Thus, Christ’s tomb is the very thing we would wish for him. In no second-hand grave, in no town fosse, in no pauper’s grave dug out of the earth, but in a rich man’s sepulchre, worthy of a king, it is there that the Christ must lie. See how God provides for his Son, and learn how he will provide for you. If he provides for his Son when dead, he will provide for you while living; therefore be you comforted whatever your condition may be.
V. There is one more difficulty, and perhaps it is the worst of all, for it concerns THE TIME FOR THE BURIAL. You see, it is very late in the afternoon, and besides, it is the “preparation” for a very important Sabbath, and these good people cannot do any work on the Sabbath, their consciences will not permit them to do so, for they are strict Jews. But it so happened that they obtained the body just in time to wrap it round about with the spices and with the linen, and then we are told, “There laid they Jesus therefore because of the Jews’ preparation day; for the sepulchre was nigh at hand.” To me, it is a very pretty thought that, when there was so little time, the place of burial was so near. It would have taken all the lingering twilight to have carried Jesus far, but the right place was near. Providence knew all about the difficulty, and provided for it.
Next, they could not take much time with the body, and the ceremony was the more fitting for Christ’s rising. Beloved, whenever you cannot do anything for your Lord as you would like to do it, do the best you can, and you may depend upon it that you have done just what ought to be done. “Oh, no!” they say, “Oh, no! we would have liked to have wrapped him up much more leisurely, and more delicately; we would have made a finished work of embalming that precious body.” Listen: nothing more was wanted. Jesus was not going to be in the sepulchre long. God’s Holy One could not see corruption. He did not need to be embalmed, for he was to be up again so soon, and therefore a hurried burial was quite sufficient.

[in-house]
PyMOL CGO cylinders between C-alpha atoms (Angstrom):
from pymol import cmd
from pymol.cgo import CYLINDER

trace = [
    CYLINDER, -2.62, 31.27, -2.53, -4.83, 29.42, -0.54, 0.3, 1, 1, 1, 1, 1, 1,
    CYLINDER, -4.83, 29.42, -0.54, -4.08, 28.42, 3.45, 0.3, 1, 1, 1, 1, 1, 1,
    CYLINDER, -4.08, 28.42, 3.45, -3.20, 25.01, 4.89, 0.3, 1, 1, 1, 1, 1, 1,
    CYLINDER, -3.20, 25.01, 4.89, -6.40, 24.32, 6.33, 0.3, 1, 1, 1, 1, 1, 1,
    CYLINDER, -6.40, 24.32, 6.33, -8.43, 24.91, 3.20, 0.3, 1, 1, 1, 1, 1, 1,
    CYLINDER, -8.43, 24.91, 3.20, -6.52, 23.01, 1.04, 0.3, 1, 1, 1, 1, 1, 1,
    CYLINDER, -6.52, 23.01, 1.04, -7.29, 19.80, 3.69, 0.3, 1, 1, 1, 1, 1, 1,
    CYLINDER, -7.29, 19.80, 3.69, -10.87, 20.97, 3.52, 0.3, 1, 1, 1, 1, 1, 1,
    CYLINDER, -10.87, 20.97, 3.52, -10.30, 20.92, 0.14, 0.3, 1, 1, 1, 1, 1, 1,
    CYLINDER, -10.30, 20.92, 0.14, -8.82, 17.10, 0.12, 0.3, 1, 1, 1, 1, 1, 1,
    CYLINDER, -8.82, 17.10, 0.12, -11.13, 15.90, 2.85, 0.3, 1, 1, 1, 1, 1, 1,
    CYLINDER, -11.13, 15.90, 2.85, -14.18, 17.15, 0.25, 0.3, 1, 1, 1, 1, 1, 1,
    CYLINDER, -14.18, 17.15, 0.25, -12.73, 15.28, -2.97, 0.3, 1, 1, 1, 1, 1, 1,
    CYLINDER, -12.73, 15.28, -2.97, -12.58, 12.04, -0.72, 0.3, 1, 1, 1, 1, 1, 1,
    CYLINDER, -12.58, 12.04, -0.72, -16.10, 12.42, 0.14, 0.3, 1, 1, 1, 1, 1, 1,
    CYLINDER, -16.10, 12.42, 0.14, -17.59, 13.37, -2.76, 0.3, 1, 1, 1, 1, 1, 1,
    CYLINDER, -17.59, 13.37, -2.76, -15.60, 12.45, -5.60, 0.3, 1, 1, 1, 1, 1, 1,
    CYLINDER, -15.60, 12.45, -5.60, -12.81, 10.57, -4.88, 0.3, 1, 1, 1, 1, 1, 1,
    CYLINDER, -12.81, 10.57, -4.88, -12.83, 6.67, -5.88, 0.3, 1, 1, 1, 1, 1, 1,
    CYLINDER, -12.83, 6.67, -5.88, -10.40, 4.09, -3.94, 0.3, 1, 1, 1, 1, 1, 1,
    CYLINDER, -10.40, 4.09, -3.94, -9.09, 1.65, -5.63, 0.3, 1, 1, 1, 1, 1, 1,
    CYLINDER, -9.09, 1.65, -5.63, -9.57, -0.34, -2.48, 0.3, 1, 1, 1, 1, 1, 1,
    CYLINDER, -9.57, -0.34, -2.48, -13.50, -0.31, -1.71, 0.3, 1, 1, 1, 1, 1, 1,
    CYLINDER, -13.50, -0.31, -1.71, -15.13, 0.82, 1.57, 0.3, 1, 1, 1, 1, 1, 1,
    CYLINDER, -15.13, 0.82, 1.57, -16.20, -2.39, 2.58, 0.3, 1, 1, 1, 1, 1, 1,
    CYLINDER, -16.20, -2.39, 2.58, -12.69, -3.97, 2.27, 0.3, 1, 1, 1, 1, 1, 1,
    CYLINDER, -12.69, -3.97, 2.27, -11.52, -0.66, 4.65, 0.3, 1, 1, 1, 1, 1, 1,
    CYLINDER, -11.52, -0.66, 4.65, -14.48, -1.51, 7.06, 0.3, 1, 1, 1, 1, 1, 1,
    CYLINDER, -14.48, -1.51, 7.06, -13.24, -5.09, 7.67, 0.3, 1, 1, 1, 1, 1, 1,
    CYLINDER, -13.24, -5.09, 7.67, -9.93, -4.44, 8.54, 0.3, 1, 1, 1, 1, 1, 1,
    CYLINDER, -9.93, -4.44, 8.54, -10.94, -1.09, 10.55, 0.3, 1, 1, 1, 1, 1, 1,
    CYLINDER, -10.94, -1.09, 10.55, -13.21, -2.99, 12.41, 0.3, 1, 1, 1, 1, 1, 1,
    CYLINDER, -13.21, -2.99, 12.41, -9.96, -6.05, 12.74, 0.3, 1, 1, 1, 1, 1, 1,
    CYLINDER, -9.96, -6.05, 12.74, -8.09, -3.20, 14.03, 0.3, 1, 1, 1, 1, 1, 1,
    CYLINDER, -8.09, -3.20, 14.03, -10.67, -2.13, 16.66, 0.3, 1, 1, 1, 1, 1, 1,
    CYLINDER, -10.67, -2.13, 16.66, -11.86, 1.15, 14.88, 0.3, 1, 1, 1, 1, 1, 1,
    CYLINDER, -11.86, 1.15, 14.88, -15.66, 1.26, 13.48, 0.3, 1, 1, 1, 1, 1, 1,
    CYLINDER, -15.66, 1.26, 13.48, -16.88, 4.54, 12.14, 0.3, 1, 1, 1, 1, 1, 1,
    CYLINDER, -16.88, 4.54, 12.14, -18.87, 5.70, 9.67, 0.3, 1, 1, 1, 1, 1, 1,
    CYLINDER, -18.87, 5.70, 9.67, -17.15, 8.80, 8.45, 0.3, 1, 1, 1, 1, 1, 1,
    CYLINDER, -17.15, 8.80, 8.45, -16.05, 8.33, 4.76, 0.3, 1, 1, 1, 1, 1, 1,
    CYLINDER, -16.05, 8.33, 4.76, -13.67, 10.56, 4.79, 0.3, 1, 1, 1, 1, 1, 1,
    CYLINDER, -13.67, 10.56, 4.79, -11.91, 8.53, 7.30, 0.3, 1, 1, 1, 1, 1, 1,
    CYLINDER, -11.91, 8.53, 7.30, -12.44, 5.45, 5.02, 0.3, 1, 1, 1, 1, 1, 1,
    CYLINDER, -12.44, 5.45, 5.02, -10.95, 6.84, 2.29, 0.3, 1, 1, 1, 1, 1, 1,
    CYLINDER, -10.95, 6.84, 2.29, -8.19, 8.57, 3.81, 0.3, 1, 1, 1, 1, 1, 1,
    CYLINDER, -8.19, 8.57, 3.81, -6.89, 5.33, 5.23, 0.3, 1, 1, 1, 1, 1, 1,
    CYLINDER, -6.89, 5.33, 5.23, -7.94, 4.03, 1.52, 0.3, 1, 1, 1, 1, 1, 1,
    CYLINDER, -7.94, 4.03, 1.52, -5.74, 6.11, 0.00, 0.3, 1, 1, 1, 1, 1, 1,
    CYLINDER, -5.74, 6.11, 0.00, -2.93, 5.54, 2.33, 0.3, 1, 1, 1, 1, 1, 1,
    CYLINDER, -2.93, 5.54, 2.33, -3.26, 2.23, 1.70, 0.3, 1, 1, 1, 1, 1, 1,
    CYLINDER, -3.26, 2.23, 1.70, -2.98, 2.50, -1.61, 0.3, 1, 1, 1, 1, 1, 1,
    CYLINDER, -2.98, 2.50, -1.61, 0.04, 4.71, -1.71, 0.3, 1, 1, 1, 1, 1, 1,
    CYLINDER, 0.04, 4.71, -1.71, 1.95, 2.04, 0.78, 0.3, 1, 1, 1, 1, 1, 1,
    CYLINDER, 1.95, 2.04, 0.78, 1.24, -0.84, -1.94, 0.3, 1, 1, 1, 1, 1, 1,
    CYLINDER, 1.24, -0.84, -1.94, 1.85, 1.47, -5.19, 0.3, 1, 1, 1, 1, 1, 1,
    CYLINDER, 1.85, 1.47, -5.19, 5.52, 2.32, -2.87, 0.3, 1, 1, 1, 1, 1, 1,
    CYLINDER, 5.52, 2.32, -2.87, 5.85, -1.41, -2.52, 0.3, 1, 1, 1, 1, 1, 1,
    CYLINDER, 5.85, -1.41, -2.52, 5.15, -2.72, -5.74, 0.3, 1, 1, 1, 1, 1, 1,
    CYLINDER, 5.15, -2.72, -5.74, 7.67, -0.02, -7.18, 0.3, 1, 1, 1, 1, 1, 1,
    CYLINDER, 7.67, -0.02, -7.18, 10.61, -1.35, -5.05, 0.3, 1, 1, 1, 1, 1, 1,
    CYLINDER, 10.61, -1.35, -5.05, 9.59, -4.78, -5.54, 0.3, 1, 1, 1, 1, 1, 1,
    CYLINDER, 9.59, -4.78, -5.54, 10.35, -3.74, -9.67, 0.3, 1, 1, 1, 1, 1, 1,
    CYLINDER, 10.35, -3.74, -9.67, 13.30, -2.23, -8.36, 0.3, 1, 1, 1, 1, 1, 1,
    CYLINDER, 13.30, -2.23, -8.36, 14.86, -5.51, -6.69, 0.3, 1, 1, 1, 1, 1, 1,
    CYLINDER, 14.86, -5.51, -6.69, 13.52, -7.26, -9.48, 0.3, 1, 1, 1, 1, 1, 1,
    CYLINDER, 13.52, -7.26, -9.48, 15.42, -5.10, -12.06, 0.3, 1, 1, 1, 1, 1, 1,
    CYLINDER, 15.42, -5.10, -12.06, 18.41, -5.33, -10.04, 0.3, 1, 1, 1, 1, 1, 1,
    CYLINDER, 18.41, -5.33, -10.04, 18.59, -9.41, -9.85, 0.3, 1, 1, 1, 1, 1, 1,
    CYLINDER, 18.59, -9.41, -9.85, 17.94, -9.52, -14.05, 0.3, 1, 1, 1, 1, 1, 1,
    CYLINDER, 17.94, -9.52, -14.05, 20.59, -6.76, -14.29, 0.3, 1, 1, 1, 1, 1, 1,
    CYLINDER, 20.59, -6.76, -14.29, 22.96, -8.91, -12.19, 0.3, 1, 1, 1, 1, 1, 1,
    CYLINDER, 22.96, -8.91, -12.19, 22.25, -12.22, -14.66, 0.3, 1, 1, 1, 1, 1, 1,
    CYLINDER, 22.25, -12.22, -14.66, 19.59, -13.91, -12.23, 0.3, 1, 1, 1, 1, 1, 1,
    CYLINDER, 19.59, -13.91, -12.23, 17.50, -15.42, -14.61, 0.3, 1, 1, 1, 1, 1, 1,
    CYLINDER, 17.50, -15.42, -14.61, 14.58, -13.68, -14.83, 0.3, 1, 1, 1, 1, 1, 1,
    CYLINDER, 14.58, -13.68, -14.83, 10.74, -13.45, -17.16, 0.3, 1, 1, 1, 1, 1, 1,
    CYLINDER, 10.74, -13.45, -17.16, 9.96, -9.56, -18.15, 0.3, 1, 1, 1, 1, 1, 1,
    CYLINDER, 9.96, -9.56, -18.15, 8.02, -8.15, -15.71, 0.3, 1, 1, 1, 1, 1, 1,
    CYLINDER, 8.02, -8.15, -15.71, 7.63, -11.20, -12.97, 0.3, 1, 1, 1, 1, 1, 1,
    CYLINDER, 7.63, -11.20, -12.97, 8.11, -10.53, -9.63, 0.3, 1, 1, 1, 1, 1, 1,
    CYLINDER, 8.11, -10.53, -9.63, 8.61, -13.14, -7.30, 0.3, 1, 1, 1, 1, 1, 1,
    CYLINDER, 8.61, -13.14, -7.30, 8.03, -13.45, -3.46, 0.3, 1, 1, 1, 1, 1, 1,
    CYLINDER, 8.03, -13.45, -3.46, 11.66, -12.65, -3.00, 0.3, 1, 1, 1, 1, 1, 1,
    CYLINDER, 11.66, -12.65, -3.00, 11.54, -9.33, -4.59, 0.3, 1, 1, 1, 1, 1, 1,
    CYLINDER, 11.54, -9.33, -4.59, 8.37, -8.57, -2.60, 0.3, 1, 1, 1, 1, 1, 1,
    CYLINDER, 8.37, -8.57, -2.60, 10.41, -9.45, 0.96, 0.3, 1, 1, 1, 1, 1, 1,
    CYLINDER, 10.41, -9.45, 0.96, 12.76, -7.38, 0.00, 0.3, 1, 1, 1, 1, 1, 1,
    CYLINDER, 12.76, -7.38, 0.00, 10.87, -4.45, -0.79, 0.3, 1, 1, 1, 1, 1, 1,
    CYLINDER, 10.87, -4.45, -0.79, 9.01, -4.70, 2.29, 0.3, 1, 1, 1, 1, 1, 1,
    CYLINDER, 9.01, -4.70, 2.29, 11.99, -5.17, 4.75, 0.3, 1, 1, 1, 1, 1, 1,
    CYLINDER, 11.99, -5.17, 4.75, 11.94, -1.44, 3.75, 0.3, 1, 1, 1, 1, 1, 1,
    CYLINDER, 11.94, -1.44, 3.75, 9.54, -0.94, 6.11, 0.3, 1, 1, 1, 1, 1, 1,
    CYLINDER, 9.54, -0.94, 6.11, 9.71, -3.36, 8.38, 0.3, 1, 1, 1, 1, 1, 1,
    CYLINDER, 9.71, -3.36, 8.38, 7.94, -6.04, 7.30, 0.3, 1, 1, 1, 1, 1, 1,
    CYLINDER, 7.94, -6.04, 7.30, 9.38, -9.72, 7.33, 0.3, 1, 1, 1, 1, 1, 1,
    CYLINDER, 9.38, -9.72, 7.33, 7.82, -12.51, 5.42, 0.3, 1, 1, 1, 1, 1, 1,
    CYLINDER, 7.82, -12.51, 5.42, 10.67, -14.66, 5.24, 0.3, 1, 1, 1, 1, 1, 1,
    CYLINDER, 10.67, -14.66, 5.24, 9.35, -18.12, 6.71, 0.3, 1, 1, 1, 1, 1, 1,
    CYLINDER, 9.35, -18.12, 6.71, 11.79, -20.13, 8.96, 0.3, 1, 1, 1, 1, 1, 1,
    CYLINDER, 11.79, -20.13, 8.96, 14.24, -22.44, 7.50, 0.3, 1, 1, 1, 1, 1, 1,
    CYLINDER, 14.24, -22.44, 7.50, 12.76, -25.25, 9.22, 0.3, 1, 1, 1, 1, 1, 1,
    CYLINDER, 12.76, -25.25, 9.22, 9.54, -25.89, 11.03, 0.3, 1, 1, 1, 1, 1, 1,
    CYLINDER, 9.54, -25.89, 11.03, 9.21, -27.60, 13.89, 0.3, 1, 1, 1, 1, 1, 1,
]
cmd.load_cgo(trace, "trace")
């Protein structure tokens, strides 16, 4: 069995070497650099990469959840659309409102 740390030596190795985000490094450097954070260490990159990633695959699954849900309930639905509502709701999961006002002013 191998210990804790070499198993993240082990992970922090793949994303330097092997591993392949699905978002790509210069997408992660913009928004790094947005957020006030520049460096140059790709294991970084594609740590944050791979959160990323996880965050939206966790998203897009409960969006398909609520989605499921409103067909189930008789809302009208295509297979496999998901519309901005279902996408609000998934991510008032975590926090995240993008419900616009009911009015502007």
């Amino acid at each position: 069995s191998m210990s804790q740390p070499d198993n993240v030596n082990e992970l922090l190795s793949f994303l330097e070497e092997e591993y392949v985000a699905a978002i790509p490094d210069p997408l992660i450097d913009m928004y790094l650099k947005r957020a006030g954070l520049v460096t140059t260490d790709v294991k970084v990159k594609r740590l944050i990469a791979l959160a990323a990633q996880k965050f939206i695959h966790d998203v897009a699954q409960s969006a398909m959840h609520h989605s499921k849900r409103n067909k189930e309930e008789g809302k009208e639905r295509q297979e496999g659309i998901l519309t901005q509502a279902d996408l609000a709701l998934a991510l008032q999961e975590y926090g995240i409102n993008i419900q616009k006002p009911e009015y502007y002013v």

Listen again: there is another thing worth mentioning. The incompleteness brought them early to the sepulchre. If they do not finish their task of love on the evening of the crucifixion, they will be there early in the morning, when the Sabbath is over, to complete it. That was precisely what was wanted, that, as soon as the Master was risen, on that first day of the week, they should be there to see him; but they would not have been there to see him, perhaps, if they had not come, as the holy women did, with more spices to finish the work which had been, comparatively speaking, so roughly and hurriedly done on that dread evening.
It was all right; and I drew much comfort and joy out of this fact when I was thinking it over. I said to myself, “Sometimes, I am so oppressed with the care of the many things entrusted to me that I cannot study my sermon as I would like.” Perhaps it is all the better for that; the Master does not want studied sermons. It may be also that it suits the hearer all the better. If you cannot bury Christ as you would like to because there is not time, when you have done the best that you could, and sorrowed over it, you have done the very thing that your Lord wants you to do. Rest you content with that, and just say to yourself, “He takes the will for the deed, and all my blunderings and mistakes he overlooks because I did it all out of love for his dear name.”
I have talked thus to you about Christ’s dead body. Oh, that I had an opportunity of speaking to you about him as the living Lord! But as I cannot, for our time is gone, I would ask you just to stoop down, and in faith and love to kiss those wounds, admire that pierced hand, that other hand, that nailed foot, that other foot, that side with the spear gash, and that dear face with closed eyes, and then say, “He bore all this for me; what have I done for him?” God bless you! Amen.